I’m going to point out something here though: If you aren’t in a position to give to National Novel Writing Month, and would like to know of a way to donate anyways, use GoodSearch – register for an account with them or use your facebook account to log in and choose NaNoWriMo as the cause you’d like to donate to. Each year, NaNoWriMo receives between $2,000 and $6,000 as a result of GoodSearch’s offers and from those wrimos who use the service. GoodSearch gives a penny for every search done with their service, it adds up.

Generally, during NaNoWriMo itself – I will usually use GoodSearch myself for everything. (ML_HGL)

NaNo 2016 – PLOT CHOICES

How Do You Choose a NANO PLOT?
I’m MLHGL, checking in with you to repost the original chat about choosing a NaNoWriMo plot.

For those of you older NaNos, you’ve more than likely already gotten your plot idea. For those of you who are just joining us and have no idea what you want to write about, I’m here to tell you about some of the methods by which both Planners and Pantsers figure out what they’re writing.

First, I want to tell you about a tiny difference that makes a significant amount of information change for every step. Planners and Pantsers, and then Rebels are the three primary NaNoWriMo participant types. Planners plan out every step of their writing process – and generally are working from an outline or a storyboard. Pantsers have two or three forms; but generally are known as the ones who either have no idea what they’re writing until November starts or just know their Main Character. A Rebel is a person who isn’t starting a whole new work for NaNoWriMo – but is either editing, adding to an older WIP, rewriting, etc. Most Rebels fall into the category of being a planner, because they’re already more than halfway there, usually.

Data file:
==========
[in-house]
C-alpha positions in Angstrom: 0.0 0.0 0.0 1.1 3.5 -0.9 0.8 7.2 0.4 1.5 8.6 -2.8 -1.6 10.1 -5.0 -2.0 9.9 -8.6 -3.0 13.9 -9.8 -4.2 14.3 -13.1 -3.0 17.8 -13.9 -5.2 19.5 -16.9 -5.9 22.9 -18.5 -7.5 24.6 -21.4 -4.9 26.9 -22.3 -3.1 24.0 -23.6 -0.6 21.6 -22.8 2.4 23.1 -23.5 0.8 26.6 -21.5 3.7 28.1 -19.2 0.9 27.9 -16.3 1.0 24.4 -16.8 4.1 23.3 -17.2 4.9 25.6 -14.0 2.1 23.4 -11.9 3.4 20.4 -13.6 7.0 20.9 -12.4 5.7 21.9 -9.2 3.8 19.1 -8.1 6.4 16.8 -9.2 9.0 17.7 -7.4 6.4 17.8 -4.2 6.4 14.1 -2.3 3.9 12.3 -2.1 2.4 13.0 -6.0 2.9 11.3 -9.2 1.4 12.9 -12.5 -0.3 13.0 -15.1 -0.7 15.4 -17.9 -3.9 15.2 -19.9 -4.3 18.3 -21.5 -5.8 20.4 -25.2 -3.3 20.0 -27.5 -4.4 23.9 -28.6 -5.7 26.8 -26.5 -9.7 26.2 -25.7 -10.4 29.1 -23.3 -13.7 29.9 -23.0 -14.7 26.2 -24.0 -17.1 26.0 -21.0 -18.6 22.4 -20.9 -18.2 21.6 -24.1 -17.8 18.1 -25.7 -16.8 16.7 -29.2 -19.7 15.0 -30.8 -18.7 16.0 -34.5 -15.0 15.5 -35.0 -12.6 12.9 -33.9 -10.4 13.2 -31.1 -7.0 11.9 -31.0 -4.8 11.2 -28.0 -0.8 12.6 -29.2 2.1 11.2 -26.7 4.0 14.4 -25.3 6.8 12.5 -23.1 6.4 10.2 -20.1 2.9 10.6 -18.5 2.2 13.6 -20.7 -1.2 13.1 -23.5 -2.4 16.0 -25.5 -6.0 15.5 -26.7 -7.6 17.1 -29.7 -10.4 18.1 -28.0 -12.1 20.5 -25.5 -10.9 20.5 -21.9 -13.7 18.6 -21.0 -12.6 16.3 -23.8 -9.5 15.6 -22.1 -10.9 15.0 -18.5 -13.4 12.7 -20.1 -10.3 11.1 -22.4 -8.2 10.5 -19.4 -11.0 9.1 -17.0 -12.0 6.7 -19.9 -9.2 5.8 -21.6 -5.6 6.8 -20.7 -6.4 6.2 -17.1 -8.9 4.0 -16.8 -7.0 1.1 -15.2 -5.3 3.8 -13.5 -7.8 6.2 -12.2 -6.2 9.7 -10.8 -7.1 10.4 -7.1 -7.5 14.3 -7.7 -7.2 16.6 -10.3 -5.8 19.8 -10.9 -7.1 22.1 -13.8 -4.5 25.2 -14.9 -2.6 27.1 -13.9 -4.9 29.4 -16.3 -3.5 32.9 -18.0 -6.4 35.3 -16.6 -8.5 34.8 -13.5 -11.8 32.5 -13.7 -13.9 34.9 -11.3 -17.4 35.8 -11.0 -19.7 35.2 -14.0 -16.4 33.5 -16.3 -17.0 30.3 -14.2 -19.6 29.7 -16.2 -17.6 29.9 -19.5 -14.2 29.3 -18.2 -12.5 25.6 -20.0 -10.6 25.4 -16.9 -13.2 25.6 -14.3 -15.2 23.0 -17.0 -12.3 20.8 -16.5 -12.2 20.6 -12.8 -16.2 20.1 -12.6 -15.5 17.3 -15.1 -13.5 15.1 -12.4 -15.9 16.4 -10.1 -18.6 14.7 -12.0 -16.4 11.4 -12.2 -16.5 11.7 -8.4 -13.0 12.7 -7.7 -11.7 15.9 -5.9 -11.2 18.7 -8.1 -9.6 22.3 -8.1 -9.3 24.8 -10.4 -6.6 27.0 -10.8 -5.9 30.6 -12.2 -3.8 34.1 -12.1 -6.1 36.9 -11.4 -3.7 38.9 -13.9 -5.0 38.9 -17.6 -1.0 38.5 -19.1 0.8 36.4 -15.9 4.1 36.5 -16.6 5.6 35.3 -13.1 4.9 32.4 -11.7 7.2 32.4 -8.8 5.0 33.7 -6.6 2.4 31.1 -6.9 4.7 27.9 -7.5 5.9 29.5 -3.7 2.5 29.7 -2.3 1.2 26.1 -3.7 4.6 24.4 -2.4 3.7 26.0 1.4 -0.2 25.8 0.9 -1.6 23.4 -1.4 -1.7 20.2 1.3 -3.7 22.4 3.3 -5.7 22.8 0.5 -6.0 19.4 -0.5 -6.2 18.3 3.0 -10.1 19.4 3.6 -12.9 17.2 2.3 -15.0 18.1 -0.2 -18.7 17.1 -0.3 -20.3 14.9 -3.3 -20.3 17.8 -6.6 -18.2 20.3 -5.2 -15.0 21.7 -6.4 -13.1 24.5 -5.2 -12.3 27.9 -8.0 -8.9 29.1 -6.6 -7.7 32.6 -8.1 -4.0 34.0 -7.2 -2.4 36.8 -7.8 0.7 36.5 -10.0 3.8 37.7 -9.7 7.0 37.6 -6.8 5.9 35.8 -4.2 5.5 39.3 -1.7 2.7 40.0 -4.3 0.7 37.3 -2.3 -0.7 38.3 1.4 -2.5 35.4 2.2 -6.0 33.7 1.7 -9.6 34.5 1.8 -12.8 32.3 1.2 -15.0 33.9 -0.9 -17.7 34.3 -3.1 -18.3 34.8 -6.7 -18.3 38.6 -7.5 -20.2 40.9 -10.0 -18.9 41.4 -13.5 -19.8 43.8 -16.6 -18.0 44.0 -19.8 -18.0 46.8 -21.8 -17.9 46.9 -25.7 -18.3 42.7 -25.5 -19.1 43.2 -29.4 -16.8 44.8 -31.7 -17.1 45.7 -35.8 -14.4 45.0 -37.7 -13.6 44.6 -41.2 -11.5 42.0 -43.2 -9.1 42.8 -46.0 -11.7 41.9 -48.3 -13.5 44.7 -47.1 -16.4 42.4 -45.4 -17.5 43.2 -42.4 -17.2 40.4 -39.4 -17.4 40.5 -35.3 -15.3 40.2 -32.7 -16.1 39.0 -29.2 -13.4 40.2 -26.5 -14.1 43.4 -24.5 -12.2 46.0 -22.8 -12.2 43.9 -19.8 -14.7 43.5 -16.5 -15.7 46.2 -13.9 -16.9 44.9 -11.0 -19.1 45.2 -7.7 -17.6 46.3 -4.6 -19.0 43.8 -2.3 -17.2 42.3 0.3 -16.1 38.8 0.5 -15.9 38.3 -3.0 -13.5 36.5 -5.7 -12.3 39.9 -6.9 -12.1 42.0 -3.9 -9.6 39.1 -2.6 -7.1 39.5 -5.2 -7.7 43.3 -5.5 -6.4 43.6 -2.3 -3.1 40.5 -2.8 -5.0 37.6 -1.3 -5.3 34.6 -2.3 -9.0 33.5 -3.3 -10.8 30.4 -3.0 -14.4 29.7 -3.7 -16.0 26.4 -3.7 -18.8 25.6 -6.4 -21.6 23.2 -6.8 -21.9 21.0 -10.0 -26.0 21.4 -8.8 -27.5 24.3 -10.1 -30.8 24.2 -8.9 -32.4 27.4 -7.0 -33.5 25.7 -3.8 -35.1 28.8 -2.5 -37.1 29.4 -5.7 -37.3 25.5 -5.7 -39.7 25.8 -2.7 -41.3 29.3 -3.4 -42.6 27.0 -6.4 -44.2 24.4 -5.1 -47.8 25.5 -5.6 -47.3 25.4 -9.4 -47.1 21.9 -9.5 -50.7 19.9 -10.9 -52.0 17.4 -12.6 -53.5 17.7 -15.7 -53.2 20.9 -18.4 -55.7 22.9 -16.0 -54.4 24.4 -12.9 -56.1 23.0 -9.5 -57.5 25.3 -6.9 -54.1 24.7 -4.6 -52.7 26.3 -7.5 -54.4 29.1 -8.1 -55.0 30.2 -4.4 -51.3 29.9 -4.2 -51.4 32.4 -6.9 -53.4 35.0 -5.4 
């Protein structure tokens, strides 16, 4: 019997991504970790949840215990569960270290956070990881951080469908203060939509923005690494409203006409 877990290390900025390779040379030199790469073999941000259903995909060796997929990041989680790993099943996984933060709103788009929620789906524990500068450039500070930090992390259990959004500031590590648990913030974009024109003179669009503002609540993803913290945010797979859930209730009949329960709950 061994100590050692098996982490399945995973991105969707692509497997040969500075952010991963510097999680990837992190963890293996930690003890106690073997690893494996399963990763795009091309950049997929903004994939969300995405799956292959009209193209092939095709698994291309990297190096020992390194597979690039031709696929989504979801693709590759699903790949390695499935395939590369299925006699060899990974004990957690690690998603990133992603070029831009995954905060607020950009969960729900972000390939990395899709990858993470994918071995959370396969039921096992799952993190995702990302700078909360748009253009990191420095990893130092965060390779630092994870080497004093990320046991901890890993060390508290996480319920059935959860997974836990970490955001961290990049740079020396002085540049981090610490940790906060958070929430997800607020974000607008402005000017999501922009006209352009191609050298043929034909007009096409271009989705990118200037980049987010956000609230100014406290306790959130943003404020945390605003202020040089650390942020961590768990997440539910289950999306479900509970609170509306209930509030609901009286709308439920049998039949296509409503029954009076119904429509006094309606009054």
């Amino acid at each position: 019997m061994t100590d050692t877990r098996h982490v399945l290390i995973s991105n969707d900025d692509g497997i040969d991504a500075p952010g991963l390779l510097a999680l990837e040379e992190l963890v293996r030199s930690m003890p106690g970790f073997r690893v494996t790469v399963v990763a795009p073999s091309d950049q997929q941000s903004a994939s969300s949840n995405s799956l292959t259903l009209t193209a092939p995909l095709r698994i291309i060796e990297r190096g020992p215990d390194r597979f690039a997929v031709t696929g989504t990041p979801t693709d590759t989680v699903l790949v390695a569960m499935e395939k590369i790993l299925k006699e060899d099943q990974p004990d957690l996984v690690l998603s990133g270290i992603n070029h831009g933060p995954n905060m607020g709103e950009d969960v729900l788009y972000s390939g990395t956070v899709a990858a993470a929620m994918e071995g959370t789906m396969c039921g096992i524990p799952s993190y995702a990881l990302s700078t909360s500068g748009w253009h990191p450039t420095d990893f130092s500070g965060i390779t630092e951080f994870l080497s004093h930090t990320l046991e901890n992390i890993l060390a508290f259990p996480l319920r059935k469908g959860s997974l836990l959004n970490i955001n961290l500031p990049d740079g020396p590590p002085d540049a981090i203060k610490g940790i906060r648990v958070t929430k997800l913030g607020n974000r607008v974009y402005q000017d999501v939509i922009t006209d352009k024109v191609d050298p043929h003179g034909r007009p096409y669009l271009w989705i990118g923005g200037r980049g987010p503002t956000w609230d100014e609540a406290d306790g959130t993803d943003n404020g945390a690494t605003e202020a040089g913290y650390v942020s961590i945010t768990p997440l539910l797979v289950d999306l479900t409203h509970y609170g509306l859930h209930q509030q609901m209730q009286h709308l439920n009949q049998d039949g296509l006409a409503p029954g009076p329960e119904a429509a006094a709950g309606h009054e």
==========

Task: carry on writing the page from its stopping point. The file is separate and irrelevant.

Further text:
But for the Planners who aren’t rebelling and the Pantsers, how do they choose a plot?
Most of the Planners ML_kitkatt and I have spoken to usually indicate that they choose something that they more than likely have made note of earlier. Either a news item, a picture, conversations, something one sees triggers a thought that can expand into an entire story idea. Some planners even write full time throughout the year, and use NaNoWriMo to get plots that they had to shelve throughout the year off the ground. Planners are generally getting ready for NaNoWriMo between one to four months early. Why? Because they’ve determined how long it takes them to get their plot outline written and a character list.

Pantsers fall into two sub-categories really. The first one is a blend of planner and pantser (a plantser)– and they’ll generally start with an idea, or the basis of a plot (which pretty much is more like a one sentence plot start), or a character and go from there. A total pantser doesn’t even bother to do anything except maybe pick a genre in advance of starting writing on Day 1. I myself am more of a plantser. ML_kitkatt generally is a plantser as well, but she may argue with me about it. ( ^__^ )

Check out a few of the WriMos we asked questions of:
AdmiralCarter, Leslie the Inkweaver, WaterSinger, kiryuu-chan, Adoramei, Trilleth, miriania.

Welcome to the 2016 NaNoSeason!

MLHGL here, wanting to welcome you to the new and improved NaNoMemphis website. (If I’ve done the renewal correctly, it shouldn’t look different from last years, except that it’s got new stuff posting.  Okay, so I found a theme I like a bit better… XD)

It’s October 4th today, and it’s exactly 4 weeks from the beginning of the 2016 NaNoWriMo. The official website was rebooted over this past weekend, and I cannot wait for the event to begin.

I’m planning on a few prep posts going up over October, and posts through November will cover some hints and tricks for keeping the word counts going. I’m officially aiming for posts on Tuesdays and Fridays during October and November, and then I’ll aim for one post a week for the months that there isn’t something NaNoWriMo based going on.

Prep posts I’m planning will include things like: finding time to write, plot choices, research, reverse nano planning, etc. Word count posts will include explanations on what MLkitkatt and I have discovered keep the words flowing throughout the month, and how to get yourself out of writer’s block.


You can check the calendar by going to the regional page on nanowrimo.org, or by going to the calendar page above (underneath nanowrimo faq).

If you need to reach your MLs, you can reach us simultaneously at:
nanomemphis@gmail.com
-OR-
individually via nanomail on the nanowrimo website.

MLHGL also has a special nano email at:
hglnanodragon@gmail.com